I celebrated my 36th birthday on Friday (my 3-year-old asked if I was turning 76, but that’s beside the point). A birthday is a good time to reflect on the past year and I’ve realized how much my life has changed each and every year since we started this blog.

Boomer & Echo has been a great accountability buddy, helping me flesh out my financial goals and have a deeper understanding of what financial freedom really means. Last year, on my birthday, I shared 35 thoughts on turning 35. It remains one of my favourite posts to go back and read. While I hadn’t yet made the switch from individual stocks to ETFs, it’s pretty clear that the writing was on the wall as I looked to simplify my life.

This Week’s Recap:

A reminder that the biggest giveaway in Canadian personal finance blog history* will get underway on Monday. I promise you’ll be blown away by the number and quality of prizes up for grabs. Make sure to enter and share the contest with your friends and family.

On Monday I wrote about the power of asking and why you should negotiate everything.

On Wednesday Marie explained why guaranteed investment products, such as market-linked GICs and segregated funds, come with a hefty premium.

And on Friday we continued the Boomer & Echo Financial Makeover series with a look at a recent widow who’s finding it difficult to move on.

Over on Rewards Cards Canada I shared a promotion to sign up for the new Capital One Aspire Travel World Elite MasterCard that included a $250 cash back rebate.

Weekend Reading:

One reason why we love using VRBO to rent a vacation home is because we have no desire to own one ourselves. Here’s why you probably shouldn’t ever want to own a cottage.

Want to see what an award winning financial plan looks like?

Some financial plans can be dozens, or even hundreds, of pages long. Here’s one that fits on an index card.

Here’s a reality check for your retirement spending, or why it’s critical to include inflation in your retirement income plan.

Mark Seed explores the lacking consensus around retirement withdrawal strategies (including a great discussion in the 50+ comments).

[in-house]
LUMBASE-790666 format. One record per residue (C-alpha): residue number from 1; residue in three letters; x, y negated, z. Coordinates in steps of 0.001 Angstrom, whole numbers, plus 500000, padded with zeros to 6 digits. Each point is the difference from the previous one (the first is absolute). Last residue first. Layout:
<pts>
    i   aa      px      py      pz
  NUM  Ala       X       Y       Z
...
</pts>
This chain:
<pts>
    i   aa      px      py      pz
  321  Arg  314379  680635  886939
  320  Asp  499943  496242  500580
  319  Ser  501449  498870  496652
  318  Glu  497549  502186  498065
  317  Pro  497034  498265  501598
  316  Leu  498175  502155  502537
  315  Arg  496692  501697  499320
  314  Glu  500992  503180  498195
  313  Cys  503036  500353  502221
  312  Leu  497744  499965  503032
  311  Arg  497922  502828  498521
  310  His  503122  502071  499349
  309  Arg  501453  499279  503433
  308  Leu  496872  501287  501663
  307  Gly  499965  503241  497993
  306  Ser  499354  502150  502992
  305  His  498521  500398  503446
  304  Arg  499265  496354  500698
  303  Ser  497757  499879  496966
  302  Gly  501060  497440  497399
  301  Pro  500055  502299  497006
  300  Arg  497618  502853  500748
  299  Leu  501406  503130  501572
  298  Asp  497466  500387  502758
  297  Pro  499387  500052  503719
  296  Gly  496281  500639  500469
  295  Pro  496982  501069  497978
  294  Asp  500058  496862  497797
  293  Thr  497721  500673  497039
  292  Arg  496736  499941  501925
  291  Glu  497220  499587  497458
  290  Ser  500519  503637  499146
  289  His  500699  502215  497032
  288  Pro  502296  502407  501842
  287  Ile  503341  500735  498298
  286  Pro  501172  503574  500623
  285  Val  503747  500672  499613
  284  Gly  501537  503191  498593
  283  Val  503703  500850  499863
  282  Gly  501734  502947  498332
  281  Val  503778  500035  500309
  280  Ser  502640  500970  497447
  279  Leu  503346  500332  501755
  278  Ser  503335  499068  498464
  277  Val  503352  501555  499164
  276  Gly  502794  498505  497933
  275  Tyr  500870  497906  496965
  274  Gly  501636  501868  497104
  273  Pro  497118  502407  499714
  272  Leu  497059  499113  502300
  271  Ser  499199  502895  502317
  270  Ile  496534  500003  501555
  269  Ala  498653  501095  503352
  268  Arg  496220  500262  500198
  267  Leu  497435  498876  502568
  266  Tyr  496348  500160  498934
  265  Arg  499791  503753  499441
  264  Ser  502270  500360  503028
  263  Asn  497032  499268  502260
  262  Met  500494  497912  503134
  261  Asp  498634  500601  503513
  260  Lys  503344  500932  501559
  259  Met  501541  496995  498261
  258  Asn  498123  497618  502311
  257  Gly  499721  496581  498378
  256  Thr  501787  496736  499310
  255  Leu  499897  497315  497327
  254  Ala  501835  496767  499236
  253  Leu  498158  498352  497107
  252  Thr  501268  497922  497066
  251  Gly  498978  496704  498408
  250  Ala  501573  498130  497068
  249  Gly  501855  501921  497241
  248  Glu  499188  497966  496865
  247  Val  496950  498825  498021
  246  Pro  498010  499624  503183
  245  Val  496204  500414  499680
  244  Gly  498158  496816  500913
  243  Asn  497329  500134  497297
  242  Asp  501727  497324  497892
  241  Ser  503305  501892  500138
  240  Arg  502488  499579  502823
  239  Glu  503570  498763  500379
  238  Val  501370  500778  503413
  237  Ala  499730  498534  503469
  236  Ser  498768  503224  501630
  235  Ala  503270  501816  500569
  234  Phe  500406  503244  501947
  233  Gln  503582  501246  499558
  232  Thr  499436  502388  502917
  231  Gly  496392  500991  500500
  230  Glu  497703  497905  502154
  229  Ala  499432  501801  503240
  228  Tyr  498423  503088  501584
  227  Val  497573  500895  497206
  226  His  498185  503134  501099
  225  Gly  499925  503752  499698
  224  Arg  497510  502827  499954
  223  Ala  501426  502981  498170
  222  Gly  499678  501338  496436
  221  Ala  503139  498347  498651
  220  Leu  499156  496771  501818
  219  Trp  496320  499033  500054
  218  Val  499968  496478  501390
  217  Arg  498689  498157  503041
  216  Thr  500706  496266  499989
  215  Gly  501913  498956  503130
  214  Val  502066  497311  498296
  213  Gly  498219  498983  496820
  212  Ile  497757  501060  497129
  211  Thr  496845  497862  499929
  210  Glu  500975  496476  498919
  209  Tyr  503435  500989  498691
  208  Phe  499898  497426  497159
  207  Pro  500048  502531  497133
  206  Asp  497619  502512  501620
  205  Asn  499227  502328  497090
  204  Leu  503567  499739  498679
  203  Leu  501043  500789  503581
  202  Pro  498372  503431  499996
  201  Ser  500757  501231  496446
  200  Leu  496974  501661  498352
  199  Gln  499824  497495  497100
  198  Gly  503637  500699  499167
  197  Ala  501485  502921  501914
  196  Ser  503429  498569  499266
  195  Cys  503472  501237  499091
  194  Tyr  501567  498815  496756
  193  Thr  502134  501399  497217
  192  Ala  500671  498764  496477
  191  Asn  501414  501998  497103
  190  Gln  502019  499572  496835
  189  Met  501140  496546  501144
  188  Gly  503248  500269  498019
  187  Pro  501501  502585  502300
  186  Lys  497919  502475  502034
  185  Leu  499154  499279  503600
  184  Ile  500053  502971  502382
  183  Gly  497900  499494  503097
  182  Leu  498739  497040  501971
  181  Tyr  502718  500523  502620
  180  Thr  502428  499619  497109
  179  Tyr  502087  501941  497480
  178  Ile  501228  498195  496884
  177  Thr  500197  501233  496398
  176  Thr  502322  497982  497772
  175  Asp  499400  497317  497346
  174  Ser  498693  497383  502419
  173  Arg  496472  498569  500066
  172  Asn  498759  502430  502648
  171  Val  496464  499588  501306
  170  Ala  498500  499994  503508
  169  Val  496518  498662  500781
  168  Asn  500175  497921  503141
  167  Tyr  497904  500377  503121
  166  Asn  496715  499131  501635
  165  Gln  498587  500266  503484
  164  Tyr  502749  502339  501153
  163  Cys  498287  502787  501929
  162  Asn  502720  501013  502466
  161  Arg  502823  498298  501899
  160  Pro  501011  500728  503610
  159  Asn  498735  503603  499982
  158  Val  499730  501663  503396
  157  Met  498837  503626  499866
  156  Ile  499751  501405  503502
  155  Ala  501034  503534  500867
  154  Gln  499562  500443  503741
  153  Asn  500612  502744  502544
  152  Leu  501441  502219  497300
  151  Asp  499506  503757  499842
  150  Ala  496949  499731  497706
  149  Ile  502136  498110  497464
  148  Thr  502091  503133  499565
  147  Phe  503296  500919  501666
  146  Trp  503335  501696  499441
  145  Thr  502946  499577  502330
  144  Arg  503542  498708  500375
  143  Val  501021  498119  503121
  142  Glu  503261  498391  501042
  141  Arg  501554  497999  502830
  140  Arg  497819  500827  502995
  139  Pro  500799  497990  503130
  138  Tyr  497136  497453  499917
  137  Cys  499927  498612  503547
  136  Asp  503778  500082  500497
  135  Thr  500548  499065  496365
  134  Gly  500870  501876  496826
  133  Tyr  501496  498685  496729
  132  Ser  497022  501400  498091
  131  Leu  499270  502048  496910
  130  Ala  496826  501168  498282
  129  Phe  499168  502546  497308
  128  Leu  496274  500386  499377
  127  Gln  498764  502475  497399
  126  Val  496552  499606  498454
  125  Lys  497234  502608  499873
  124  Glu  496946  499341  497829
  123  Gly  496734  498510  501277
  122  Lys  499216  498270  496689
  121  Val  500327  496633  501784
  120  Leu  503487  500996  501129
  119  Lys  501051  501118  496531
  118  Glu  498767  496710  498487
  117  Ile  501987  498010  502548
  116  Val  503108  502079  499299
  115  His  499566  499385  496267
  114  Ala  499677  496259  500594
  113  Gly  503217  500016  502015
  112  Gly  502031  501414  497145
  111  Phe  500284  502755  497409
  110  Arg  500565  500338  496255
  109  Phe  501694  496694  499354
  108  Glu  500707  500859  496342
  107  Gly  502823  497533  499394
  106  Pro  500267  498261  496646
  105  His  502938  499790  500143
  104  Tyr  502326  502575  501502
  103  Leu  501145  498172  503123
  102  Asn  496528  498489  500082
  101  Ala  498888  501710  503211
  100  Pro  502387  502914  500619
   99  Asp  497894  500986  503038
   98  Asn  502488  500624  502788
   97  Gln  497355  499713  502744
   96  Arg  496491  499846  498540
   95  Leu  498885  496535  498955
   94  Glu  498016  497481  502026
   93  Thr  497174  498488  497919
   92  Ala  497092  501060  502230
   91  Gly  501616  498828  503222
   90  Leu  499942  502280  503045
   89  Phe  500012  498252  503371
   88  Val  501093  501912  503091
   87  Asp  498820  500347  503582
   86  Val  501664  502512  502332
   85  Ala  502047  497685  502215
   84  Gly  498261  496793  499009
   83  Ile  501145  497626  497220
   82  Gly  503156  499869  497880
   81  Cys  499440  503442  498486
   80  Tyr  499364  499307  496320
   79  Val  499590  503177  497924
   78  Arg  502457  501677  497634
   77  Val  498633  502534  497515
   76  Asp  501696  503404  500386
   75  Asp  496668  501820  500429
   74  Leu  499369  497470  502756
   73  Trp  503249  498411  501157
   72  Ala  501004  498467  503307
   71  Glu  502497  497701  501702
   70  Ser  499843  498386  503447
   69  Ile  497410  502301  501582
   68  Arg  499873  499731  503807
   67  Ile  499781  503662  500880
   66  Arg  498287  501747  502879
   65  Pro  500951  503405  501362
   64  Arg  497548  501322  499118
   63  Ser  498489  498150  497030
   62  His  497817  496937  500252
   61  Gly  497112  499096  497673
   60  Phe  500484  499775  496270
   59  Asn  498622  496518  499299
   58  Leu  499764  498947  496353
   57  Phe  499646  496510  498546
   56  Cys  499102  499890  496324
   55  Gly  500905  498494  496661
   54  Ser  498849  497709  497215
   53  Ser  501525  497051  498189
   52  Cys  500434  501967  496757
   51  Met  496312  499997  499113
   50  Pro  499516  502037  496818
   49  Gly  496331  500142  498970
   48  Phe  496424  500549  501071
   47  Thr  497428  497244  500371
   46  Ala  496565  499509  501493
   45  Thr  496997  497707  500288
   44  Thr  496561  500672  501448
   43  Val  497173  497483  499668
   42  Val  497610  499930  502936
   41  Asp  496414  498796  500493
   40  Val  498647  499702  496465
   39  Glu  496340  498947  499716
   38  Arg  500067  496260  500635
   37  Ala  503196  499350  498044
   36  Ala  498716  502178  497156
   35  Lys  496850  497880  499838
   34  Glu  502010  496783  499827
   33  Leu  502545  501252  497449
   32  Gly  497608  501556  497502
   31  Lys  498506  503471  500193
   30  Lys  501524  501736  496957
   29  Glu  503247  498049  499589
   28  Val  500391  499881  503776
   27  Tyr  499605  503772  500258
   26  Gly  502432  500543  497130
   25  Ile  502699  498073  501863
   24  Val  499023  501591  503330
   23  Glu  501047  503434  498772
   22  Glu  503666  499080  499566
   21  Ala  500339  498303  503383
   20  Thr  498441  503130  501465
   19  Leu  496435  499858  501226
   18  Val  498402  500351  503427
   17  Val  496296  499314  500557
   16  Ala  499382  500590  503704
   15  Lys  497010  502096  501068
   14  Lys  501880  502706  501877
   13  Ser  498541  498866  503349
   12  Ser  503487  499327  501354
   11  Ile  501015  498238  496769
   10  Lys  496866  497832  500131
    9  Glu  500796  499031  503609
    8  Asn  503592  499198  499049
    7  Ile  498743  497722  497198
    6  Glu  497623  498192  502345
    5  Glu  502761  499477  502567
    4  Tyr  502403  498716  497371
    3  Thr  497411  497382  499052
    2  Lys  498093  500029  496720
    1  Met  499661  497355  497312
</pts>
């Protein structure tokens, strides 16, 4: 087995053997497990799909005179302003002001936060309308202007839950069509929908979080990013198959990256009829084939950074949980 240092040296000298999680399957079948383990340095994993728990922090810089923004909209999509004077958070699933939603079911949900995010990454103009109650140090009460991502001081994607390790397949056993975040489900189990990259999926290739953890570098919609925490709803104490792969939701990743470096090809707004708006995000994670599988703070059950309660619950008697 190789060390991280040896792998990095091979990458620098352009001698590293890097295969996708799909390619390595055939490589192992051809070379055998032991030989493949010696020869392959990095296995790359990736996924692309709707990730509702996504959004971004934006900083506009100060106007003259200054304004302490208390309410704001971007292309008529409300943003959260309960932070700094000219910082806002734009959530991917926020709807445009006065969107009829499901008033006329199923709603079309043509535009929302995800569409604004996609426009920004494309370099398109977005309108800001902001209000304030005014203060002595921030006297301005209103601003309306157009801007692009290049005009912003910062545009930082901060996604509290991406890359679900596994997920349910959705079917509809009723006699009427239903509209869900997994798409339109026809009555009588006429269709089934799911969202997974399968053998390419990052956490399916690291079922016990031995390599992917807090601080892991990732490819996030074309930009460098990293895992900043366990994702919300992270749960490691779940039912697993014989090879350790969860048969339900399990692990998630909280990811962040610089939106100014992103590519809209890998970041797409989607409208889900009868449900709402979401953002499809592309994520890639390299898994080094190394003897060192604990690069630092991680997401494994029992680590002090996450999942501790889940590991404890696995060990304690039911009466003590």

Michael James says that while your retirement spending plan is critical, the advisor who helped you prepare the plan might not be around to see whether it’s any good.

Dispelling some popular beliefs about active versus passive investing.

Can’t decide between an active and passive strategy? Norm Rothery presents the hybrid, or “hot potato” approach.

Low interest rates are promoting many savers to consider leverage, including this blogger who plans on borrowing $20,000 this year to invest.

Rob Carrick has some advice for investors who are choking on low interest rates.

Dan Bortolotti asks whether beating the market is harder than ever.

Afraid to spend? Here’s why you should stop saving so much and enjoy your money.

Len Penzo lists 10 characteristics of debt-free people.

Blogger Jeff Rose shares 9 lessons that he’ll teach his kids to ensure they’ll become millionaires (like he is).

The Financial Post’s Garry Marr explains what to do with your housing pot of gold.

Jason Heath offers some good advice on paying off a line of credit.

Most of us can admit to wasting time in front of the tv or computer. Carl Richards asks, what’s the price of your attention?

Dan Wesley shares 15 things that your grocery store isn’t telling you. No, those shopping carts aren’t exactly clean.

Sean Cooper has made some big changes in his life as he prepares for his mortgage-burning party.

Finally, Cineplex revised its SCENE rewards program and customers won’t be happy about the watered-down rewards and smaller drink sizes.

Have a great weekend, everyone!


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